Learning alongside someone else who knows better than you is the best way. Find a local Facebook foraging group. You see someone post about something that morning and then while you’re out for a walk that afternoon, you spot it, you have a picture to check against, and you have a jumping off point to start doing your research.

“Foraging is an easy way to nurture myself emotionally, mentally and physically. I feel my best while I’m outdoors.”

Alexis Nikole Nelson

Whitney

Seeing how abundant all this food around us is that most of us don’t even recognize as food makes me wonder—why did we ever stop eating these things in the first place? Why don’t most of us eat acorns, for example?

Alexis

A large portion of that is convenience. When there’s an easier option, it’s very easy for things to fall out of the zeitgeist.

Whitney

Some of it’s gotta be money, too, right? Because it’s not “convenient” to ship food from other parts of the world, but we do that.

Alexis

How cheaply companies can pay for that labor elsewhere often outweighs how convenient it would be to grow a different crop here in the United States. Quinoa in Peru and Bolivia come to mind—that’s a pretty time-consuming gathering process. We have cousins of quinoa that grow here, but it’s easier for large companies to scale it up somewhere where they can be more lax in terms of the way that they are treating the folks growing and harvesting.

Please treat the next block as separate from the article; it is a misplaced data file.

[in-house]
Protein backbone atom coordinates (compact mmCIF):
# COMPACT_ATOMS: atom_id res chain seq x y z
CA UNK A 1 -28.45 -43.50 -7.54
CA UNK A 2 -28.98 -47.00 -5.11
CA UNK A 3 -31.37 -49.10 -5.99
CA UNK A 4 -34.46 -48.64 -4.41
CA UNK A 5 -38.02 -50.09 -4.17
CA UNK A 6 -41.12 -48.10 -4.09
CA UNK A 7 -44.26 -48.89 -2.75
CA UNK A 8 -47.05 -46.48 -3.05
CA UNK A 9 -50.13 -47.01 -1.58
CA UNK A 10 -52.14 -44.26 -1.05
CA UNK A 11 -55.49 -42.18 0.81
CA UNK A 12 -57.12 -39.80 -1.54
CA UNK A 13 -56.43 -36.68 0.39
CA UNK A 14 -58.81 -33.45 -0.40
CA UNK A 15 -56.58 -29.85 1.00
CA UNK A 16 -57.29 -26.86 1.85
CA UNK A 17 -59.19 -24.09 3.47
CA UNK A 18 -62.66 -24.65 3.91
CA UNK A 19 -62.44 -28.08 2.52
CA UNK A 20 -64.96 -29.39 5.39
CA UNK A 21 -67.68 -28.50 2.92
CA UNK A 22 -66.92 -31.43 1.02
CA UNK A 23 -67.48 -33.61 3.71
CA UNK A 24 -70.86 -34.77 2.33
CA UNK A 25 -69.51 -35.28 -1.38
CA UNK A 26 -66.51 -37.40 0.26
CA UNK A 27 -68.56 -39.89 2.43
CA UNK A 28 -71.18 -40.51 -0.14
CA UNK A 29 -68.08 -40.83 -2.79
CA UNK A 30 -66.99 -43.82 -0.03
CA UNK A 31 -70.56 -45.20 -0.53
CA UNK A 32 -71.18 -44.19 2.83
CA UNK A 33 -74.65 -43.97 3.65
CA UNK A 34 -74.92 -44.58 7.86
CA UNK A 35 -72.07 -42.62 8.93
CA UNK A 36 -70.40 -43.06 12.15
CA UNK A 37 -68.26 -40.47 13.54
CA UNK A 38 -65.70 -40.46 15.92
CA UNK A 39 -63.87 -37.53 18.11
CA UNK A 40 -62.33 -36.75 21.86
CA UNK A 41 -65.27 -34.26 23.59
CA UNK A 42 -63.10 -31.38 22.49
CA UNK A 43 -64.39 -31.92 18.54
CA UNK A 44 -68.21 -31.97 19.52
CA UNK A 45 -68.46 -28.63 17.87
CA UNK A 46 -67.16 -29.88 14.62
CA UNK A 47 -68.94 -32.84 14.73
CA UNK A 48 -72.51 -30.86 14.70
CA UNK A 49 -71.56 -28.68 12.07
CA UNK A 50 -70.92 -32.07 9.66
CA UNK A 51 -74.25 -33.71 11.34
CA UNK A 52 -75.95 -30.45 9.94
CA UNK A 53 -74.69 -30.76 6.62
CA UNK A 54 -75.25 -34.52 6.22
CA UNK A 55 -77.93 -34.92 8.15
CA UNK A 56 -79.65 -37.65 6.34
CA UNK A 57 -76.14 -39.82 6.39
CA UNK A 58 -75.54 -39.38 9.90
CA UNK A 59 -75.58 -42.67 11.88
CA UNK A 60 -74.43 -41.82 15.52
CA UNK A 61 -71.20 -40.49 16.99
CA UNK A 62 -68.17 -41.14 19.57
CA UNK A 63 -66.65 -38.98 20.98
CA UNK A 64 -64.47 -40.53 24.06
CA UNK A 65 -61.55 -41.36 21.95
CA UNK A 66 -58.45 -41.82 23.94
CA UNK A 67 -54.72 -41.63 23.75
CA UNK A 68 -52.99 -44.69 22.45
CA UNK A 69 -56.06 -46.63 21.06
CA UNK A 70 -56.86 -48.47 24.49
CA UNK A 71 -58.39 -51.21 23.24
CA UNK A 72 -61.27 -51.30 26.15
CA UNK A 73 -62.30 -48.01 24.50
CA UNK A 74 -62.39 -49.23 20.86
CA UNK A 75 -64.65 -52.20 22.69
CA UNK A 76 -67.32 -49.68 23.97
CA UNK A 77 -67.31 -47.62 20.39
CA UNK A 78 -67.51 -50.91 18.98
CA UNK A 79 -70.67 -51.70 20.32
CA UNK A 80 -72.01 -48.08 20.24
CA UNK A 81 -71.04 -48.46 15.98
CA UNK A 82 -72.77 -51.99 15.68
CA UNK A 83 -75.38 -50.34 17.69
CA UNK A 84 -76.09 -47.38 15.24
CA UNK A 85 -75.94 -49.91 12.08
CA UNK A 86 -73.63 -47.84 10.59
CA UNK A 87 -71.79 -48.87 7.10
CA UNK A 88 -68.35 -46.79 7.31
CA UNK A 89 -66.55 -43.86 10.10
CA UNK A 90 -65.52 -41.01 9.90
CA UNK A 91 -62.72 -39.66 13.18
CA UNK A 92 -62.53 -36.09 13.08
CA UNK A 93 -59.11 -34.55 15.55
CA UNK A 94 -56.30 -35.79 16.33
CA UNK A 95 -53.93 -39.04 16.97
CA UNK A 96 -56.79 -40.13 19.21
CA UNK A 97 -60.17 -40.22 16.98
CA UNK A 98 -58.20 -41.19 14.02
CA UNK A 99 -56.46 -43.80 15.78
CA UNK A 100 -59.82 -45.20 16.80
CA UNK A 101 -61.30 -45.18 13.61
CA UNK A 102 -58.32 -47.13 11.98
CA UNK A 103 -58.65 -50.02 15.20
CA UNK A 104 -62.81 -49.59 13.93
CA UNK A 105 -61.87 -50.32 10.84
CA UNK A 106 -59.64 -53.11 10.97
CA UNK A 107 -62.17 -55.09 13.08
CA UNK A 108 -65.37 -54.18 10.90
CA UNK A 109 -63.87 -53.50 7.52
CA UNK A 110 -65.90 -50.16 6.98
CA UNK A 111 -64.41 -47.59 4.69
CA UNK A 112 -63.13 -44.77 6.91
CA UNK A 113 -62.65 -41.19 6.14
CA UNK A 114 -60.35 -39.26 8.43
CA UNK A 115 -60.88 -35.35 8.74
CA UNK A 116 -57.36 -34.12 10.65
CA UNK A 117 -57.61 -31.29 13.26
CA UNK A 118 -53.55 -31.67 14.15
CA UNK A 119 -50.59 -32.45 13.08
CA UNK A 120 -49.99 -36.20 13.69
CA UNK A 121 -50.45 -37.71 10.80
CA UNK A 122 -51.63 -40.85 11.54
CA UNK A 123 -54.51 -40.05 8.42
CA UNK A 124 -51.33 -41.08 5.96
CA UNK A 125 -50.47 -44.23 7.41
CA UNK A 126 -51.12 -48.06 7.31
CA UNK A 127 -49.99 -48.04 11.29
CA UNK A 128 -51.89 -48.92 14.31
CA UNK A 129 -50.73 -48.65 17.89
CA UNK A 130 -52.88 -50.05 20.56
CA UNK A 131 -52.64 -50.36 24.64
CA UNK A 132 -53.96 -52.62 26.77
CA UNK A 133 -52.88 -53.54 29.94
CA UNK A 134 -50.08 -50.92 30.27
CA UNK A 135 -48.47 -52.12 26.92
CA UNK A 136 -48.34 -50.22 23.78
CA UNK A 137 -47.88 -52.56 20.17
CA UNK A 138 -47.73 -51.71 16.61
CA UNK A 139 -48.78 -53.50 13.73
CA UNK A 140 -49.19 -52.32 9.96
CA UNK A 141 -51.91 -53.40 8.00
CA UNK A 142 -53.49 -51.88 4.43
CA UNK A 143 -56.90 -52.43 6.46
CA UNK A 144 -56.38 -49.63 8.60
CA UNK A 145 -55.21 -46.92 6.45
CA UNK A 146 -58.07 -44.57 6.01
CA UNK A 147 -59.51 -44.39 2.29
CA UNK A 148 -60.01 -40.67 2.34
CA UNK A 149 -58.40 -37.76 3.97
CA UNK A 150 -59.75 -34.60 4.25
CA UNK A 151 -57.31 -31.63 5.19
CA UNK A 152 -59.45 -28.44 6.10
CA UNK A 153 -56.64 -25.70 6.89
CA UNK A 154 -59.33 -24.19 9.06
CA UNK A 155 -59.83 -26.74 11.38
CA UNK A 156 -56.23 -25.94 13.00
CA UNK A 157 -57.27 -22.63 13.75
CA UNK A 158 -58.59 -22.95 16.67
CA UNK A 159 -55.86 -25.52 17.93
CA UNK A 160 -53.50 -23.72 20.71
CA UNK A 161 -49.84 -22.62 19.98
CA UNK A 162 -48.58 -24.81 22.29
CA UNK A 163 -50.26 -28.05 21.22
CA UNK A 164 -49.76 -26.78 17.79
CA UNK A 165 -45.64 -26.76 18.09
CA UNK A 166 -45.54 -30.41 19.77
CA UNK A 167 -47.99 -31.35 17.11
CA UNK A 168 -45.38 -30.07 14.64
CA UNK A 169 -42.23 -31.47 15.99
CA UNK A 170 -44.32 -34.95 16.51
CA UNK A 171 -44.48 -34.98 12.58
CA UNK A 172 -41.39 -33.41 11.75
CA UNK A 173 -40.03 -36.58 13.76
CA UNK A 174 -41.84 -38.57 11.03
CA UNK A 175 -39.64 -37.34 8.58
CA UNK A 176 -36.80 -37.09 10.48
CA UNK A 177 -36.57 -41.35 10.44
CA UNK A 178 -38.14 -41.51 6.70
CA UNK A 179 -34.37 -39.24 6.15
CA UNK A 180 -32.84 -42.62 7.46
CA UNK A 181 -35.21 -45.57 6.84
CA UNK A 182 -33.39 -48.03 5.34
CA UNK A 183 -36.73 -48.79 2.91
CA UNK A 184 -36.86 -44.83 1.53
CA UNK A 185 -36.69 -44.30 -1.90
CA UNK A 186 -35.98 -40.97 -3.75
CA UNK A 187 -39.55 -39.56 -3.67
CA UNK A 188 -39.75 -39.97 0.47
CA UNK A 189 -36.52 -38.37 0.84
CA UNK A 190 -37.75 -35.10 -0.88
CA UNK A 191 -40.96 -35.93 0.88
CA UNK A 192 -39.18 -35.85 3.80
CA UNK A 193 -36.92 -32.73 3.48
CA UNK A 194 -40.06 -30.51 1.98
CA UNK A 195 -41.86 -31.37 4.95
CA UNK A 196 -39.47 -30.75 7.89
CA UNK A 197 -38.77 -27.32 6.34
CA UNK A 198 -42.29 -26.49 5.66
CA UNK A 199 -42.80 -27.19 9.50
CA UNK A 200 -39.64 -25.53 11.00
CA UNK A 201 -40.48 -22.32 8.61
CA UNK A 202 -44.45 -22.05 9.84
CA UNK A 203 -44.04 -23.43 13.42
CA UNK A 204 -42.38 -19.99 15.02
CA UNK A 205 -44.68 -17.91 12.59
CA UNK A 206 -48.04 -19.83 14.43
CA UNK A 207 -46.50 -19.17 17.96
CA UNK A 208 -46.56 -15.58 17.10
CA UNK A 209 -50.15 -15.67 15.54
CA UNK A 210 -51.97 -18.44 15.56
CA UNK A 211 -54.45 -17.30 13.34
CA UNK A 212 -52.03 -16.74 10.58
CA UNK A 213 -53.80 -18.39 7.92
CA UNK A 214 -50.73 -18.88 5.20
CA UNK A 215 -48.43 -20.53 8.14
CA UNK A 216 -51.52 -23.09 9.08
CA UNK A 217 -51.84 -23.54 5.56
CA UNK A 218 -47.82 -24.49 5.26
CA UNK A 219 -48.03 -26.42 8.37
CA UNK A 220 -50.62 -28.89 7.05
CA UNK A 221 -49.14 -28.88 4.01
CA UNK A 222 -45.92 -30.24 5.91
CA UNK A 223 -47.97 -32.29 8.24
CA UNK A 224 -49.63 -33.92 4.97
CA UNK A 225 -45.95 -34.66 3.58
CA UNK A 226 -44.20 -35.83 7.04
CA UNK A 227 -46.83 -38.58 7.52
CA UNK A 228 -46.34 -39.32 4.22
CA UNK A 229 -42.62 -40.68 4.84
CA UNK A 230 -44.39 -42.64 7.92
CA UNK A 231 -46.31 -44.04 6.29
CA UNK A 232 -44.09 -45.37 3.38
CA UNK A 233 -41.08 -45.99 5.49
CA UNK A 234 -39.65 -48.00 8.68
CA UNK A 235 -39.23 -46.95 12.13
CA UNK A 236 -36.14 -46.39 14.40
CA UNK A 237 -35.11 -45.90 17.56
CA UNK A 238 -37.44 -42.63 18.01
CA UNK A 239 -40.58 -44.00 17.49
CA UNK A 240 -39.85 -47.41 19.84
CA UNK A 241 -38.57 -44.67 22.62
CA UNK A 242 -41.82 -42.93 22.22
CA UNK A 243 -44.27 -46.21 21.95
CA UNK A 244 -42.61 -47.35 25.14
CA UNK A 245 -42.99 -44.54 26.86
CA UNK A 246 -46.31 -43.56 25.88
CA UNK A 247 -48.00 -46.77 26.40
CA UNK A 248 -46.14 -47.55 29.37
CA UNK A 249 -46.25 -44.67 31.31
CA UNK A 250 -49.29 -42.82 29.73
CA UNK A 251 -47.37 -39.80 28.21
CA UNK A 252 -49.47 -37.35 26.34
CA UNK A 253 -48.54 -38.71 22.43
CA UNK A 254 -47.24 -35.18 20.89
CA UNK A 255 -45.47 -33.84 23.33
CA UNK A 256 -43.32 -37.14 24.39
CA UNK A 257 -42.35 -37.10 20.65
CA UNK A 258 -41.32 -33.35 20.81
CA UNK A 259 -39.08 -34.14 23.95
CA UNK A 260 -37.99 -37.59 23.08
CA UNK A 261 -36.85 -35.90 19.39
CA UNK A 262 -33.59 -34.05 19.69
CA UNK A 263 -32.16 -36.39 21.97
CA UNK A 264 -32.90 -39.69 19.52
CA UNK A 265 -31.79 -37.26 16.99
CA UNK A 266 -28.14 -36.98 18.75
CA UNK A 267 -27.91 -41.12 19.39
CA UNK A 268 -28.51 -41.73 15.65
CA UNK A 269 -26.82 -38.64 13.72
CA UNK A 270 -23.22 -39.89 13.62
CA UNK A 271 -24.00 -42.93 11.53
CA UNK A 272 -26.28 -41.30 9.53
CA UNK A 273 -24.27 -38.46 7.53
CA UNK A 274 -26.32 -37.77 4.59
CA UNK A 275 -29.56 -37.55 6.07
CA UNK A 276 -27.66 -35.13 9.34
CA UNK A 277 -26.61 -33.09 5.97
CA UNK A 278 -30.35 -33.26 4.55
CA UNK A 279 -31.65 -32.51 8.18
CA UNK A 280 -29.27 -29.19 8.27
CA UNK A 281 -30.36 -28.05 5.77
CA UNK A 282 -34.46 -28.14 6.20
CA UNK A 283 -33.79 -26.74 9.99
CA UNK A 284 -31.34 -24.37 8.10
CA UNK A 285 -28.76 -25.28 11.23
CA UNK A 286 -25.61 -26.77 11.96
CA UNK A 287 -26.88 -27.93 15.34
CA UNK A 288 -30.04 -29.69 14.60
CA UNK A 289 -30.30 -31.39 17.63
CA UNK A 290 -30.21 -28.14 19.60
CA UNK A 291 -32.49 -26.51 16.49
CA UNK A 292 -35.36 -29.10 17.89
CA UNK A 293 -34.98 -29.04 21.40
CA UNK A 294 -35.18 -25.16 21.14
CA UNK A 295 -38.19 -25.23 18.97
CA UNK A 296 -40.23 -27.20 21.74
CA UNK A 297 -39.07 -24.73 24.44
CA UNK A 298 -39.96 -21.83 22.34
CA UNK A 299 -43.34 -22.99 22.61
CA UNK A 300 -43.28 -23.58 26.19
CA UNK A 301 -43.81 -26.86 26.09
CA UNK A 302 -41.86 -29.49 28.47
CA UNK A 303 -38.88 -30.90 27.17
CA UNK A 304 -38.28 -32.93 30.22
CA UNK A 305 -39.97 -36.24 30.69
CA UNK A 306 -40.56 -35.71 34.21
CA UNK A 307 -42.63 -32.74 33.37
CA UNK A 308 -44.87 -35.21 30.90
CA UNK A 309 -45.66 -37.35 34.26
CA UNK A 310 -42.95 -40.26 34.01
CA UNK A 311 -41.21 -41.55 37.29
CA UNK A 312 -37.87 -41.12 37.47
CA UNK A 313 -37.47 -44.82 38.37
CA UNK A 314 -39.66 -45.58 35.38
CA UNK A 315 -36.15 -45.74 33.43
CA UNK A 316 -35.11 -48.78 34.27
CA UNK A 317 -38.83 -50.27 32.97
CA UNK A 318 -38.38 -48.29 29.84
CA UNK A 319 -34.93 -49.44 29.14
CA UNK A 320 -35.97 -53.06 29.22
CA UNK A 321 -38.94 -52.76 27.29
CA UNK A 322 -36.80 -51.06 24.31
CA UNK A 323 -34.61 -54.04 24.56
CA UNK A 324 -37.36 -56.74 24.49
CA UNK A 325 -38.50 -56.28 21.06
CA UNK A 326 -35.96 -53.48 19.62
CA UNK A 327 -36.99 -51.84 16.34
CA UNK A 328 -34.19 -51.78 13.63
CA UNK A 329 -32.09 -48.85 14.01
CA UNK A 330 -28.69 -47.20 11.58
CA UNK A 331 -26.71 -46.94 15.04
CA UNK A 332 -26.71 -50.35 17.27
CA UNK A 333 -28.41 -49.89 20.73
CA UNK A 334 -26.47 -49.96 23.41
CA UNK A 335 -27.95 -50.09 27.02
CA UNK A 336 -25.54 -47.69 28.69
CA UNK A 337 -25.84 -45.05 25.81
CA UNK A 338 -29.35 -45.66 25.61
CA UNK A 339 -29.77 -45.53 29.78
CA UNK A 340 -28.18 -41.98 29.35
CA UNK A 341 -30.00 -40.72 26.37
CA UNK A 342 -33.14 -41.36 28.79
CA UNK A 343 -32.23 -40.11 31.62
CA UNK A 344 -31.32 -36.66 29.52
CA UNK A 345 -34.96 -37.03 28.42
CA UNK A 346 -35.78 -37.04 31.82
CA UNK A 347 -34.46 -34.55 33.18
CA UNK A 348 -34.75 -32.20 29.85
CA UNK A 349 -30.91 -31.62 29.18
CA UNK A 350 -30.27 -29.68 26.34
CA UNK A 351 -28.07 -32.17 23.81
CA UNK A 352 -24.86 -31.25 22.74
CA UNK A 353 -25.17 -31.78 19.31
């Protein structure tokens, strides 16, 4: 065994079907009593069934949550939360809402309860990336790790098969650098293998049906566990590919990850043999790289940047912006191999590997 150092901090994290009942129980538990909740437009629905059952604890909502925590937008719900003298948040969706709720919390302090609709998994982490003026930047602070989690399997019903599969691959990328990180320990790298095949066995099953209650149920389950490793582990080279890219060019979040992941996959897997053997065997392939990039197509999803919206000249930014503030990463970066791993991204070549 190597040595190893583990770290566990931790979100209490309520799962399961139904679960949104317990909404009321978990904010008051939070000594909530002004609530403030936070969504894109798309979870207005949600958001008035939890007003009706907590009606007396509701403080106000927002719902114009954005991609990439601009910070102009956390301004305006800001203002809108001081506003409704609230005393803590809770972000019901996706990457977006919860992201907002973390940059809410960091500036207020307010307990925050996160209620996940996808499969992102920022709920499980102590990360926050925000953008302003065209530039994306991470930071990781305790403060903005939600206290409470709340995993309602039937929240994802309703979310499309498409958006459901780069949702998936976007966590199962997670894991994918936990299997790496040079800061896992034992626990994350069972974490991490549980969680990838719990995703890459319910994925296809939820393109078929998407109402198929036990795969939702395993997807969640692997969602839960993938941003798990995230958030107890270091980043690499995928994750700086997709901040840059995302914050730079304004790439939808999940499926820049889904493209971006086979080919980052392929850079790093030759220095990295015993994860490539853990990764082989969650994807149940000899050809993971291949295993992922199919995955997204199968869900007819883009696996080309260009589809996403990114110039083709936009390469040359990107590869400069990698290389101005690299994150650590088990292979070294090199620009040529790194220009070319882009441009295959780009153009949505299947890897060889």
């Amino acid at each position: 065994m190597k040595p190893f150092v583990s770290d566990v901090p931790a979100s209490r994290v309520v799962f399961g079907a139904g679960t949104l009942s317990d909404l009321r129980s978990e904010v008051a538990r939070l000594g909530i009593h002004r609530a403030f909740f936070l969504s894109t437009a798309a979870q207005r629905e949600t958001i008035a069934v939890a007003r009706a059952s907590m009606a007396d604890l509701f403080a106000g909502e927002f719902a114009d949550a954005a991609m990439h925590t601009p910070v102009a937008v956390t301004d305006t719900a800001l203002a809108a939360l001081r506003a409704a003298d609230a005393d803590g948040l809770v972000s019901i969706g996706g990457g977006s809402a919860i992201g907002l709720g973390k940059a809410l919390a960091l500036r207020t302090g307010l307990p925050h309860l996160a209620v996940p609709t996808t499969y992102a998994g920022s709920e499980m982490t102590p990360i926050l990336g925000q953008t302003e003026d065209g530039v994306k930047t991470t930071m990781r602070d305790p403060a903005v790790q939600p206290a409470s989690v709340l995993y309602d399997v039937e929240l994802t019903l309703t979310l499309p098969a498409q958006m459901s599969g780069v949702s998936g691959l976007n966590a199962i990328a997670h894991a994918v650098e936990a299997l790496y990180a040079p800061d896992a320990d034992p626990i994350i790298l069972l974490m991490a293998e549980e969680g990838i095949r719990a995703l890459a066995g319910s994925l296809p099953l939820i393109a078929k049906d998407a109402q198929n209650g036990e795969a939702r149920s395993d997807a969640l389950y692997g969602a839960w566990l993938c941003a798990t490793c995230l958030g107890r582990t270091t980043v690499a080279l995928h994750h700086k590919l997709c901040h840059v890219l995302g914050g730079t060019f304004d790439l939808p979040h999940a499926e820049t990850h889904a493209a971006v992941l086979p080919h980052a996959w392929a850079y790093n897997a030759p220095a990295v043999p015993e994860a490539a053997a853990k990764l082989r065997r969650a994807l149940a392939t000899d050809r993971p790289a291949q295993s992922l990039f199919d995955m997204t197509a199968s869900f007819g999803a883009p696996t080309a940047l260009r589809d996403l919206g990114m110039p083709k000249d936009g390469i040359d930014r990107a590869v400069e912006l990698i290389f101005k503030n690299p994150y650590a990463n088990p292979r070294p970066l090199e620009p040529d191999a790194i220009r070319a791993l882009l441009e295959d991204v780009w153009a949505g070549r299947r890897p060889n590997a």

Whitney

Talk to me a little bit about your veganism. What’s that about for you?

Alexis

I went vegetarian at age 12. It took me a long time, but about six years ago, I finally cut dairy out of my diet. I’m also definitely lactose intolerant—I didn’t realize people weren’t having two hour long stomach aches every day.

 

Much of my veganism comes from knowing how large-scale meat and dairy works—it does not minimize the suffering of animals. If food systems were more localized, I don’t think I would go back to eating meat, but I would probably dip my toe into things like goat milk and eggs. But because that’s not the direction that food is heading right now, it just helps me sleep better at night to not take part in it at all.

Whitney

When people are as committed to something as you are to this, they often get really frustrated with people who don’t share that conviction. But that’s not how you come across. How do you balance those things?

Alexis

You’re never going to change minds yelling at people. So I would much rather just show people that I’m happy and healthy. If they want to do the same, in part or in full, they can.

 

And I don’t know anybody’s exact situation. My friend who inspired me to go vegan ended up having to stop being vegan because of health issues. The family who hunts and takes home one deer or moose and that’s the protein their family is consuming for an entire year—I’m not going to tell them that they’re ruining the planet, because they’re not. They’re doing a better job lessening their footprint than a vegan who’s living off Beyond burgers and junk food.

 

This is probably going to get my vegan card taken away, but one of my neighbors has ducks. And every once in a blue moon, their ducks will just go absolutely ham laying eggs, and they can’t keep up with it. They’ll ask if I want some and I’ll say yes. Because food waste also makes me sad.

Whitney